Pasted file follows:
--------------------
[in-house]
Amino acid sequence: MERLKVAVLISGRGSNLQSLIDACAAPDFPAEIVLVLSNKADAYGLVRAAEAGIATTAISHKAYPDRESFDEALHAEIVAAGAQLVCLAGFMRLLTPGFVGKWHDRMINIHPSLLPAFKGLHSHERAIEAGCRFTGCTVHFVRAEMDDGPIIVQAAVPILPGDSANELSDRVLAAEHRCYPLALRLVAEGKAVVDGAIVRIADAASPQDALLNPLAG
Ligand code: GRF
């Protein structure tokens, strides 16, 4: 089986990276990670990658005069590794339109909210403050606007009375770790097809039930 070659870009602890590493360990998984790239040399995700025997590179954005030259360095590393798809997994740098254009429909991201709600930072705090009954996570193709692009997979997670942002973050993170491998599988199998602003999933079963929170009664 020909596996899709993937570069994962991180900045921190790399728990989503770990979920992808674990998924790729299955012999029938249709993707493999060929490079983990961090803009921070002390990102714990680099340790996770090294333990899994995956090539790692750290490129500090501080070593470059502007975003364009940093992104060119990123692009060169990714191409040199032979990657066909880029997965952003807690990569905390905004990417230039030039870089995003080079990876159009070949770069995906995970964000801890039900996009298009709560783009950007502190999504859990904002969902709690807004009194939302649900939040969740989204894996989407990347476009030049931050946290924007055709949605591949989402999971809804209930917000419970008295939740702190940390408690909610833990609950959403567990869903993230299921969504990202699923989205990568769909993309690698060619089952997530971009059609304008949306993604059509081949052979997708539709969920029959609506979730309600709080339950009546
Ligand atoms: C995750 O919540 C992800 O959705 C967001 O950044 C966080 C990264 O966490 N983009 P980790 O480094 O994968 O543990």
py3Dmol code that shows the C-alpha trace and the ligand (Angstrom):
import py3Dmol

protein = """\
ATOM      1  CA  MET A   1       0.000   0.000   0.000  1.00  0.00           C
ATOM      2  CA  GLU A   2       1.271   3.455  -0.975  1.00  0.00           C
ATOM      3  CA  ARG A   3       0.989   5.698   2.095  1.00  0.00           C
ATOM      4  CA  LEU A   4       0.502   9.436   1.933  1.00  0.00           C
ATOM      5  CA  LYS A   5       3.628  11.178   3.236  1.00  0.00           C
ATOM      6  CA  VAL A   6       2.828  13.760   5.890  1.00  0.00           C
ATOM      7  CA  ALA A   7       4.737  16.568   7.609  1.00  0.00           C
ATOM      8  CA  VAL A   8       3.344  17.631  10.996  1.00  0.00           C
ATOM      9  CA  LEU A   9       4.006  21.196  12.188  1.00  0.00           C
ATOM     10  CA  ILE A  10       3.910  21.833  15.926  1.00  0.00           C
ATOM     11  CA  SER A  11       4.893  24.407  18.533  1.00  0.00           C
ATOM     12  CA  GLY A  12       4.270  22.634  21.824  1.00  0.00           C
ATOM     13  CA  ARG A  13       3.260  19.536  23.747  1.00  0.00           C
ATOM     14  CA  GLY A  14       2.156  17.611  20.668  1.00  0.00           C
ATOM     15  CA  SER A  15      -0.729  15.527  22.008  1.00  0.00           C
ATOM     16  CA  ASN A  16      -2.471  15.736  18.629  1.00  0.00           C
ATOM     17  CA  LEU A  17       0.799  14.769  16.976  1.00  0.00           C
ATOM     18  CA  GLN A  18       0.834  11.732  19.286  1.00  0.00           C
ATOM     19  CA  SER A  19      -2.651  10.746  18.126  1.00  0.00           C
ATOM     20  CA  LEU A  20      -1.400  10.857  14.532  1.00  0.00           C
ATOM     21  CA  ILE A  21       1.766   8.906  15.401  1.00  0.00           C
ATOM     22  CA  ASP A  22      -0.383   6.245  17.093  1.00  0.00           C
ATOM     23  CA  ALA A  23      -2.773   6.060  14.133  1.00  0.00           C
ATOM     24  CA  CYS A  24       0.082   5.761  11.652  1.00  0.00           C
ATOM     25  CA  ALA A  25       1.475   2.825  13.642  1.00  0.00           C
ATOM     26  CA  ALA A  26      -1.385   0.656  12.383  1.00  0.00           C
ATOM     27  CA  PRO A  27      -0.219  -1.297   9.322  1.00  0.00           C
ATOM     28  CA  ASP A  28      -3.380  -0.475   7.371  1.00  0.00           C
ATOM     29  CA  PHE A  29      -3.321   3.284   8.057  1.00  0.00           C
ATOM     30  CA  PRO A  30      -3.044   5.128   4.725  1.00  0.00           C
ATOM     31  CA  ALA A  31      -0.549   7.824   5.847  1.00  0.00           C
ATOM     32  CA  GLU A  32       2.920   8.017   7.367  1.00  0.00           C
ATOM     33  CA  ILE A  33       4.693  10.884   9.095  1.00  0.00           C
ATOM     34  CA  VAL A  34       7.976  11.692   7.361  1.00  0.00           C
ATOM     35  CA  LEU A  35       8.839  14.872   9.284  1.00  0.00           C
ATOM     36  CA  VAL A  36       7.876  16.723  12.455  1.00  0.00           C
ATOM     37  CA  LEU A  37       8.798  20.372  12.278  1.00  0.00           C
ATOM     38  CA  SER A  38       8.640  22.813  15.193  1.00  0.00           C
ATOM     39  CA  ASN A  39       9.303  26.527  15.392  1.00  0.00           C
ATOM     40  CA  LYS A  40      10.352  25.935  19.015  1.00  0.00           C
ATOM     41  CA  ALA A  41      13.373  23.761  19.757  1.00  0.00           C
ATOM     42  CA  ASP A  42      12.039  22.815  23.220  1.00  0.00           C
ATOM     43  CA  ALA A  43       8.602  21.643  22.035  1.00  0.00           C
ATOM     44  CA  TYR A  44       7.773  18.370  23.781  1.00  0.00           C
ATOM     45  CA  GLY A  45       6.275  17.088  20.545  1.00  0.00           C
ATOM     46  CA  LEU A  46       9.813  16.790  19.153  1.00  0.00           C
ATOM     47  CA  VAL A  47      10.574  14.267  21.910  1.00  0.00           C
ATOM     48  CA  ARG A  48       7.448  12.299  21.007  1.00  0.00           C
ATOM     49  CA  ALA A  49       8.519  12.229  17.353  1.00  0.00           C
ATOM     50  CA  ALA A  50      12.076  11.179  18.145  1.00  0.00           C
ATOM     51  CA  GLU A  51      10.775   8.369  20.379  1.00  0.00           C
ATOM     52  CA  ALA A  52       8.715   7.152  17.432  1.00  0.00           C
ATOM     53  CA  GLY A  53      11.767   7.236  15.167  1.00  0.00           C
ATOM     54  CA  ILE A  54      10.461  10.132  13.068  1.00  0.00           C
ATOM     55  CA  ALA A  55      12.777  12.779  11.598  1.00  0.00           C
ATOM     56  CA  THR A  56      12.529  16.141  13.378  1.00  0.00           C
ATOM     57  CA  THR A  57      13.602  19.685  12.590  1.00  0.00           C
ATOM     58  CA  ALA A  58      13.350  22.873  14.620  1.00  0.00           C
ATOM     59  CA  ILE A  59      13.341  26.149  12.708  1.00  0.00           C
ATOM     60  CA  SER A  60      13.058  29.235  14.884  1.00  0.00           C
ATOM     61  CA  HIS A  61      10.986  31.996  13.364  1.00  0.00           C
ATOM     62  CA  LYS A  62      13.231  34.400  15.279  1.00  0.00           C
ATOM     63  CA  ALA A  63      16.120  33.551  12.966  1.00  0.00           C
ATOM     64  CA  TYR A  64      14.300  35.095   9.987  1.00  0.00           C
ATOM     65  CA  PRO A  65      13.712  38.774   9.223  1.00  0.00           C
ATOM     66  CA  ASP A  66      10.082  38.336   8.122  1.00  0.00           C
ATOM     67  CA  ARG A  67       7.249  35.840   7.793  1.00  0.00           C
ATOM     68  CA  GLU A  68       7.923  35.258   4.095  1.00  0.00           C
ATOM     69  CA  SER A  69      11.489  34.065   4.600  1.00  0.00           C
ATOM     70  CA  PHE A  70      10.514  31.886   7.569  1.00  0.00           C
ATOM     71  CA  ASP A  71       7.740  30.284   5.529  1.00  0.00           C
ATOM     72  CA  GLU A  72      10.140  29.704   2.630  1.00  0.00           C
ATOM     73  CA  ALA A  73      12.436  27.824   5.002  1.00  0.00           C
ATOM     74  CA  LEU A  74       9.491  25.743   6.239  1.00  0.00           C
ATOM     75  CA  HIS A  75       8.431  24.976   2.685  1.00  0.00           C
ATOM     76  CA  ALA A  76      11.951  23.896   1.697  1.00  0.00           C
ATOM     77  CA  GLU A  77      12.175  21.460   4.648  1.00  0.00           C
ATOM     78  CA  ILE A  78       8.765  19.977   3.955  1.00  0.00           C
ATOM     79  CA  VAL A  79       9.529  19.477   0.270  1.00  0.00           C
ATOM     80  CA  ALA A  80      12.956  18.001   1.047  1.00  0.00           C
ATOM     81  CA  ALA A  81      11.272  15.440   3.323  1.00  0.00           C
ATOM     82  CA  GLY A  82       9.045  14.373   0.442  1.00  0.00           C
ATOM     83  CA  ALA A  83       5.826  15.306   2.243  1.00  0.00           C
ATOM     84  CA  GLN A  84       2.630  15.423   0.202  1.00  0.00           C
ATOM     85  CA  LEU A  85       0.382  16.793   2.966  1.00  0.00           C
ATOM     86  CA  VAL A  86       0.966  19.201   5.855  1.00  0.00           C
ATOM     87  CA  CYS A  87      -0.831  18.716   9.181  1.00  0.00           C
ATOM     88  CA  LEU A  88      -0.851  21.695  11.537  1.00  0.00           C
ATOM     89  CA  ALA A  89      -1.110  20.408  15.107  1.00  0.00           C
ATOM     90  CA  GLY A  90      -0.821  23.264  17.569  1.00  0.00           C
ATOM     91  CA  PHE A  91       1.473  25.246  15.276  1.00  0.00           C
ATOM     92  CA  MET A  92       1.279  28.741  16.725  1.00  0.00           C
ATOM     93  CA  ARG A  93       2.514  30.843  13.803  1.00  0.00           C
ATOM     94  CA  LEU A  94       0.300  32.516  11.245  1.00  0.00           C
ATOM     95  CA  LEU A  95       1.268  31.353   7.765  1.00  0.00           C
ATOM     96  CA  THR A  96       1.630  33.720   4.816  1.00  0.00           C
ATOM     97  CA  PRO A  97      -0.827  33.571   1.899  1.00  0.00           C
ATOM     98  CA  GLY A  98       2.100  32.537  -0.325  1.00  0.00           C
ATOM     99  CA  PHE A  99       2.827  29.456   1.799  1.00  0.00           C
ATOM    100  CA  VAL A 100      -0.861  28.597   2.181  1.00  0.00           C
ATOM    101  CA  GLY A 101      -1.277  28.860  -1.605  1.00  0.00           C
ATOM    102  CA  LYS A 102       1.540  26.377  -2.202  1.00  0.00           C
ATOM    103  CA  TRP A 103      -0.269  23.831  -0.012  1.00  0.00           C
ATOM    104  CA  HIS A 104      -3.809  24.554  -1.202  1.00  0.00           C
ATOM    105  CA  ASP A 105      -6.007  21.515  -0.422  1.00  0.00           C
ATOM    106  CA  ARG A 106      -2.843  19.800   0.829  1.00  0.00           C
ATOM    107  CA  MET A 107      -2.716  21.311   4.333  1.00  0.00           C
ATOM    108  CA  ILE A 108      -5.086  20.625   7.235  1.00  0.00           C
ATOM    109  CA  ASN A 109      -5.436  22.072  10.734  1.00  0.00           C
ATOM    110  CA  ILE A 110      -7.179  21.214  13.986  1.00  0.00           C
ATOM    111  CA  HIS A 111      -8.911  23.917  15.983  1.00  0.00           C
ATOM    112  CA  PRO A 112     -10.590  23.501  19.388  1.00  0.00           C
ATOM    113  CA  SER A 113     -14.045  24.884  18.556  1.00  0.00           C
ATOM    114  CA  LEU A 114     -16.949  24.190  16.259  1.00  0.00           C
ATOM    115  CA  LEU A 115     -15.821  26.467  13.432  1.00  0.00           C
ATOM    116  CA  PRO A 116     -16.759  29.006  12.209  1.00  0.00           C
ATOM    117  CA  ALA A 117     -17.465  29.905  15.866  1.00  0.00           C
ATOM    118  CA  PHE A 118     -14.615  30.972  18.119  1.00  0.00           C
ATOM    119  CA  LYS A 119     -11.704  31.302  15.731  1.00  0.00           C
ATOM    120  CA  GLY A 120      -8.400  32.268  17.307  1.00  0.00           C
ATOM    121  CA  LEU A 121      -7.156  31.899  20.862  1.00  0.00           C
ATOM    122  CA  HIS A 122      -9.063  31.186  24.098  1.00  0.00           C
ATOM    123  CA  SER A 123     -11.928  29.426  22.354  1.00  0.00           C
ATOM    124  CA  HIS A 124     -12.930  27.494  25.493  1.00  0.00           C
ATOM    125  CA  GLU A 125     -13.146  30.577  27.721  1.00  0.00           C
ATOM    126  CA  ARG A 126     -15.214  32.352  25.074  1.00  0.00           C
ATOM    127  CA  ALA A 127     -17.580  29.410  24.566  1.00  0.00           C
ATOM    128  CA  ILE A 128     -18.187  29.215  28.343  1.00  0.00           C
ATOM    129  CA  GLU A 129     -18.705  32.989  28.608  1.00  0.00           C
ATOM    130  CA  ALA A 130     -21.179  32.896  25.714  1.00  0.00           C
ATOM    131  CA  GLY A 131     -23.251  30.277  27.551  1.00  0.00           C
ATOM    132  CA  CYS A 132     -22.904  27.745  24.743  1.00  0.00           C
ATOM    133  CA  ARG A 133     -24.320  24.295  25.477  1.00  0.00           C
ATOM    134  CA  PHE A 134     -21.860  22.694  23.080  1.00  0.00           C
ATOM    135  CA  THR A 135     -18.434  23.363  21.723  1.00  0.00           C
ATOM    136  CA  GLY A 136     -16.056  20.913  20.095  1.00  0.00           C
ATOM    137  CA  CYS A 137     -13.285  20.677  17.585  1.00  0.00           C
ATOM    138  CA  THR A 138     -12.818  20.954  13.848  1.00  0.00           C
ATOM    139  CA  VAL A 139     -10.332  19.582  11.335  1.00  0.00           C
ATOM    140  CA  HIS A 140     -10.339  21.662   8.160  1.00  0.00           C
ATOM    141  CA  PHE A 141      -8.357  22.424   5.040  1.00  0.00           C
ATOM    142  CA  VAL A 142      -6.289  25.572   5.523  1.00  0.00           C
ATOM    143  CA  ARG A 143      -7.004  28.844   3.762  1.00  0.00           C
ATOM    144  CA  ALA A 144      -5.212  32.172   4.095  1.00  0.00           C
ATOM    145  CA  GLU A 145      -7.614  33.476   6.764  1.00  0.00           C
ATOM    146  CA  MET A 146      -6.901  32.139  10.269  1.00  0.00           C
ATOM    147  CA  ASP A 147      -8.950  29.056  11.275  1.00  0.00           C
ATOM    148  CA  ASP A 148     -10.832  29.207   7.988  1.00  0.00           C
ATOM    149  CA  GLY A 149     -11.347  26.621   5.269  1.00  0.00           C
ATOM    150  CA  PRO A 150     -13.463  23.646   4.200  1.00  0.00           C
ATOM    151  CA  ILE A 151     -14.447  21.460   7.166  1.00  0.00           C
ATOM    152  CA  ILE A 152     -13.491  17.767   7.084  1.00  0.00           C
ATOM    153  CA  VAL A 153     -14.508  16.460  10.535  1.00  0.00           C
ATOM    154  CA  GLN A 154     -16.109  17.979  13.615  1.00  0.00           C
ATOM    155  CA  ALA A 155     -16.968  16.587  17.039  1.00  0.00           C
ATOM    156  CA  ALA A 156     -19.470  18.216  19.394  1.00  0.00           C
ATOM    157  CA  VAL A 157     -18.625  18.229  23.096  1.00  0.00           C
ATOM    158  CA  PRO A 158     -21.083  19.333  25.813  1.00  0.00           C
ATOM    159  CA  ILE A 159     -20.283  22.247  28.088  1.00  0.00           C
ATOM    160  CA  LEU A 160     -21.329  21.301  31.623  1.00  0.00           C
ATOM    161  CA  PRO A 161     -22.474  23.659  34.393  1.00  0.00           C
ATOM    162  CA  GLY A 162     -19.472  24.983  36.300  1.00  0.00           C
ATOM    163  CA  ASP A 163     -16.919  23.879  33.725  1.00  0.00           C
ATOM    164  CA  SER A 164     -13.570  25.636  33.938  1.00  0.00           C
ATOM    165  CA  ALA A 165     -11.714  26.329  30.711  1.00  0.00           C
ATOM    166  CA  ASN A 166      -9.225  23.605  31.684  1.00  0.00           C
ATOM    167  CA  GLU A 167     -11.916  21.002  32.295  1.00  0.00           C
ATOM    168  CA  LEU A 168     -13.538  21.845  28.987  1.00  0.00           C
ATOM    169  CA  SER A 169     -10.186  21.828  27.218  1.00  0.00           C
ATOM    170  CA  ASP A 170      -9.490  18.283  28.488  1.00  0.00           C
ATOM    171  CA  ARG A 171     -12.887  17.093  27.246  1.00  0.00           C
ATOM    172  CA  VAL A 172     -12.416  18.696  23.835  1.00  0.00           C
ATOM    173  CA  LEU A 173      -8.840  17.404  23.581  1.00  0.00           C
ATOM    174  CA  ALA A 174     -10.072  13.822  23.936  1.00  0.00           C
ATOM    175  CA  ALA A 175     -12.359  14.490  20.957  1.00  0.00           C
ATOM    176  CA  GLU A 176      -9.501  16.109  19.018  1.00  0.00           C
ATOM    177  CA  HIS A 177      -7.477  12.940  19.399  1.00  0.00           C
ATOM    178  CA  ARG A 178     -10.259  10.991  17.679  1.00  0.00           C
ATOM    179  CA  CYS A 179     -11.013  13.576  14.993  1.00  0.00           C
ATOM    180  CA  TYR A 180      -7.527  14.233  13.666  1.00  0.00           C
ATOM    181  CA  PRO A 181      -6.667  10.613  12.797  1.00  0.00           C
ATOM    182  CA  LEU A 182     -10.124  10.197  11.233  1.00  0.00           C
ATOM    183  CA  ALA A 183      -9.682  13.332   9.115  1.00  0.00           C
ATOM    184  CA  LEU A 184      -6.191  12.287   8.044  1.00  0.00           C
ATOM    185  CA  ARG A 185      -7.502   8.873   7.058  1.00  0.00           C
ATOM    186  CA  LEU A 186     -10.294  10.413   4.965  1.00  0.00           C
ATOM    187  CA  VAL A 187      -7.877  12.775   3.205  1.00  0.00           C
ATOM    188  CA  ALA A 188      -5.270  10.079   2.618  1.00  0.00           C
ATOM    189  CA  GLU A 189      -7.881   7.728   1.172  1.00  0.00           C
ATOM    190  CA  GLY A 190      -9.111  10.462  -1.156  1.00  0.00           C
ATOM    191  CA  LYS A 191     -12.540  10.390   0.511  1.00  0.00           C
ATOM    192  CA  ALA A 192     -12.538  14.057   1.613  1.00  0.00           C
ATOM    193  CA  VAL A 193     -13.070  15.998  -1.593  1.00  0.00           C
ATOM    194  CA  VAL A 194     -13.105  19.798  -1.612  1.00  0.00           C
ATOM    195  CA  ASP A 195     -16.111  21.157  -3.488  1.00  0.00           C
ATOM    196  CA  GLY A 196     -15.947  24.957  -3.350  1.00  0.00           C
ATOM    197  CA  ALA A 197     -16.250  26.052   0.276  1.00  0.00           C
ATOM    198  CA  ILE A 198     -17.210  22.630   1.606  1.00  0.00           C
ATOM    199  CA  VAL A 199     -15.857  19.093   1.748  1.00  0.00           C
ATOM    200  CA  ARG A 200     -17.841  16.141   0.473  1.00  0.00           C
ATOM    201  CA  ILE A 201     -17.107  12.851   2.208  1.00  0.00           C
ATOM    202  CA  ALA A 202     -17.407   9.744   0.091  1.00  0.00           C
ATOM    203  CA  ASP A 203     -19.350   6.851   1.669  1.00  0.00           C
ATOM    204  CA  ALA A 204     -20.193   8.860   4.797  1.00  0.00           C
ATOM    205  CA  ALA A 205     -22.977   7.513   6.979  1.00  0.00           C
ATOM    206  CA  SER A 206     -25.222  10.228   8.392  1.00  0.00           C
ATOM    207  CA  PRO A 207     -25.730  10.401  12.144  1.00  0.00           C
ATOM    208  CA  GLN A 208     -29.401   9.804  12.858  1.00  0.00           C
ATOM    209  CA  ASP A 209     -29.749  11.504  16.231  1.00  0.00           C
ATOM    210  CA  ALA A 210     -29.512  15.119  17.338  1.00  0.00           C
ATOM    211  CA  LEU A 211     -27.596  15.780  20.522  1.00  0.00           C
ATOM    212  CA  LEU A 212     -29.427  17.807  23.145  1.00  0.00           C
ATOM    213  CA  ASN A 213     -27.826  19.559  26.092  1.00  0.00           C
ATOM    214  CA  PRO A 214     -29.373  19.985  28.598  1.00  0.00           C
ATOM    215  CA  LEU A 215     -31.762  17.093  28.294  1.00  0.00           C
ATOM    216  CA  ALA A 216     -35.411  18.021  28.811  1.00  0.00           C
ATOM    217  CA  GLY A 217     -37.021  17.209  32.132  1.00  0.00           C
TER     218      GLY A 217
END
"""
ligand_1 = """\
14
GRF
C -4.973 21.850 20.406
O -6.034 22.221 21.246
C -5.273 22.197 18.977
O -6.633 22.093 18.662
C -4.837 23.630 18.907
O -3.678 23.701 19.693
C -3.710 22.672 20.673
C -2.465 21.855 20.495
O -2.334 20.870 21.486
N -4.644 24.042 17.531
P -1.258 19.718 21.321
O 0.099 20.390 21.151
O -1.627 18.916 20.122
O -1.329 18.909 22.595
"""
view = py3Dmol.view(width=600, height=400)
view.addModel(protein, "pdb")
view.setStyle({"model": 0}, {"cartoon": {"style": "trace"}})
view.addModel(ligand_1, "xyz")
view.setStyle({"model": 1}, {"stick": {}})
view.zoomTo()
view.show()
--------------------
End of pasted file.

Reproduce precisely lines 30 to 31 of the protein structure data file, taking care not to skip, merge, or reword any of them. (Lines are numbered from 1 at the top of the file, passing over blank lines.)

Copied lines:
ATOM     22  CA  ASP A  22      -0.383   6.245  17.093  1.00  0.00           C
ATOM     23  CA  ALA A  23      -2.773   6.060  14.133  1.00  0.00           C